Keywords: sexual orientation, workplace authority, supervisory authority, managerial occupations
    JEL: J15 J71 M54
    Date: 2018–05
  16. By: Ahlfeldt, Gabriel; Roth, Duncan; Seidel, Tobias
    Abstract: We estimate the spatially differential effects of a nationally uniform minimum wage that was introduced in Germany in 2015. To this end, we use a micro data set covering the universe of employed and unemployed individ-uals in Germany from 2011 to 2016 and a difference-in-differences based identification strategy that controls for heterogeneity in pre-treatment outcome trends. We find that the policy led to spatial wage convergence, in par-ticular in the left tail of the distribution, without reducing relative employment in low-wage regions within the first two years.
    Keywords: Difference-in-Differences; employment; Germany; minimum wage; Wage inequality
    JEL: J31 J58 R12
    Date: 2018–06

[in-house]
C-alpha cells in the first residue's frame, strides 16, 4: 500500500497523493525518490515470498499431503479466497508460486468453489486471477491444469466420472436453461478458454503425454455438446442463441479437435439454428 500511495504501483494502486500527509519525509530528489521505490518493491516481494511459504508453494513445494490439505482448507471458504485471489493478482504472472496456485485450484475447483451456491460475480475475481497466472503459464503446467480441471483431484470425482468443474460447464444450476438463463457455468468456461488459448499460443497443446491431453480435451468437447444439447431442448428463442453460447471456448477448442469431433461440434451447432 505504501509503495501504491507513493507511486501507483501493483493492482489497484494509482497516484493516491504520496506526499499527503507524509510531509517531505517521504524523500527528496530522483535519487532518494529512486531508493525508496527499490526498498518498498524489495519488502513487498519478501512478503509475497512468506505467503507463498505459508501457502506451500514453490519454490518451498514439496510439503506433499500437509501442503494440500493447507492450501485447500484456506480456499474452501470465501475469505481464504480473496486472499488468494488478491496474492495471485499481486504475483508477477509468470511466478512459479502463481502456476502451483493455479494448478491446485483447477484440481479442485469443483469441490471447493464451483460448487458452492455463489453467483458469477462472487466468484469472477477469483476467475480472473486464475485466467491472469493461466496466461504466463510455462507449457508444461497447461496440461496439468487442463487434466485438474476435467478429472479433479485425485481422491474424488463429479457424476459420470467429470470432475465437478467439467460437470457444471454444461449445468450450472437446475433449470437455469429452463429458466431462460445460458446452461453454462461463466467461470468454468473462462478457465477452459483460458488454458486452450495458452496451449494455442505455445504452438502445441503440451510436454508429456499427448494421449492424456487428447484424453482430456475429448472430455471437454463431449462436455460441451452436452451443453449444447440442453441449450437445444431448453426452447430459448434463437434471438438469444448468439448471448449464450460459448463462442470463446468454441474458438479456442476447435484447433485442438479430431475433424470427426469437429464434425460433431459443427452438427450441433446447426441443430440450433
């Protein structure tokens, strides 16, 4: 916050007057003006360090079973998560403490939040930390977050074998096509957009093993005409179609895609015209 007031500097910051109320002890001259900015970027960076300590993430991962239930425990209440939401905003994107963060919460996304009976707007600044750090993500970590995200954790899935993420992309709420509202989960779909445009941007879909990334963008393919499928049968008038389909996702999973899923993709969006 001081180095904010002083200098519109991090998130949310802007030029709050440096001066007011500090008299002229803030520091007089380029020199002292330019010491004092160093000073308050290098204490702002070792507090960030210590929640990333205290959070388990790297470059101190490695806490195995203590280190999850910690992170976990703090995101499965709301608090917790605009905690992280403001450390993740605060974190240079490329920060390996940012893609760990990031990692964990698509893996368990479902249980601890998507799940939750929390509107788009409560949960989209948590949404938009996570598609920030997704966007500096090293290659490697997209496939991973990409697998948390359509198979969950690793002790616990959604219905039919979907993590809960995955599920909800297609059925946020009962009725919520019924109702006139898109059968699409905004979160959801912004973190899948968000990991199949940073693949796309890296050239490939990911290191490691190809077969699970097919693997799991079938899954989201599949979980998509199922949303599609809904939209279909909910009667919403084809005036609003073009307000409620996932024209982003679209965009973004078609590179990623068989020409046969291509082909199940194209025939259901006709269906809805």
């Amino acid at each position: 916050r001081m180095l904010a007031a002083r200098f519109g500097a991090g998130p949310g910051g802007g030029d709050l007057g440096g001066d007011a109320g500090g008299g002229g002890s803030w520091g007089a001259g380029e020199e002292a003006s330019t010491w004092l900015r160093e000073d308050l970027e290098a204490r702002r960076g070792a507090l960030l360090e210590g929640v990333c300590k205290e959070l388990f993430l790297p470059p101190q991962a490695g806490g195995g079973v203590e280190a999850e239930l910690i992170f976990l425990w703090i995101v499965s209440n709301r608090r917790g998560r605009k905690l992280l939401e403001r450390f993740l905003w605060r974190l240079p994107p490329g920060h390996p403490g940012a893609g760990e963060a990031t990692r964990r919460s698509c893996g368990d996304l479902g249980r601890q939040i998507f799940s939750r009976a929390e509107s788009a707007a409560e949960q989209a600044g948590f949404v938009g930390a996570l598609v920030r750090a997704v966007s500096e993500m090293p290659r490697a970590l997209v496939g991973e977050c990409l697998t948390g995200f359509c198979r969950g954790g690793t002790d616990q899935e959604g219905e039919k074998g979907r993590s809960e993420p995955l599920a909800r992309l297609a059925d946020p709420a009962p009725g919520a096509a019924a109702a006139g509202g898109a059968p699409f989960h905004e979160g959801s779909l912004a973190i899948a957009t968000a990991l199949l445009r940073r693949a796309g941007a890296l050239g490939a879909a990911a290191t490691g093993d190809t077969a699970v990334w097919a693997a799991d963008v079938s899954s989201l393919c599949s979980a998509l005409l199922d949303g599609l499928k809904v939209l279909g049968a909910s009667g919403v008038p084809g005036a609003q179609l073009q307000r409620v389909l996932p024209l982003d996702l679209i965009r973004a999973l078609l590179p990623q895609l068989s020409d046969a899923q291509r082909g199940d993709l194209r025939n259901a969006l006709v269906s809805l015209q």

17. By: Bar-Isaac, Heski; Jewitt, Ian; Leaver, Clare
    Abstract: This paper explores how the structure of asymmetric information impacts on economic outcomes in Akerlof's (1970) Lemons model applied to the labor market and extended to admit a matching component between worker and firm. For efficiency, only good matches should be retained. We characterize the nature of equilibrium and show that, for any Gaussian information structure, both adverse selection and efficiency depend on the realization of information only through the conditional expectation of match value given public information. We derive a parsimonious parameterization of all Gaussian information structures and establish comparative statics results. Using this framework, we address five natural questions. What is the effect of more public information? Which information structures impose adverse selection efficiently, and inefficiently? What is the effect of more private information? When is there positive selection into outside firms? When is the average wage of released workers higher than the average wage of retained workers?
    Keywords: Adverse Selection; asymmetric information; information design
    JEL: D82 J30
    Date: 2018–06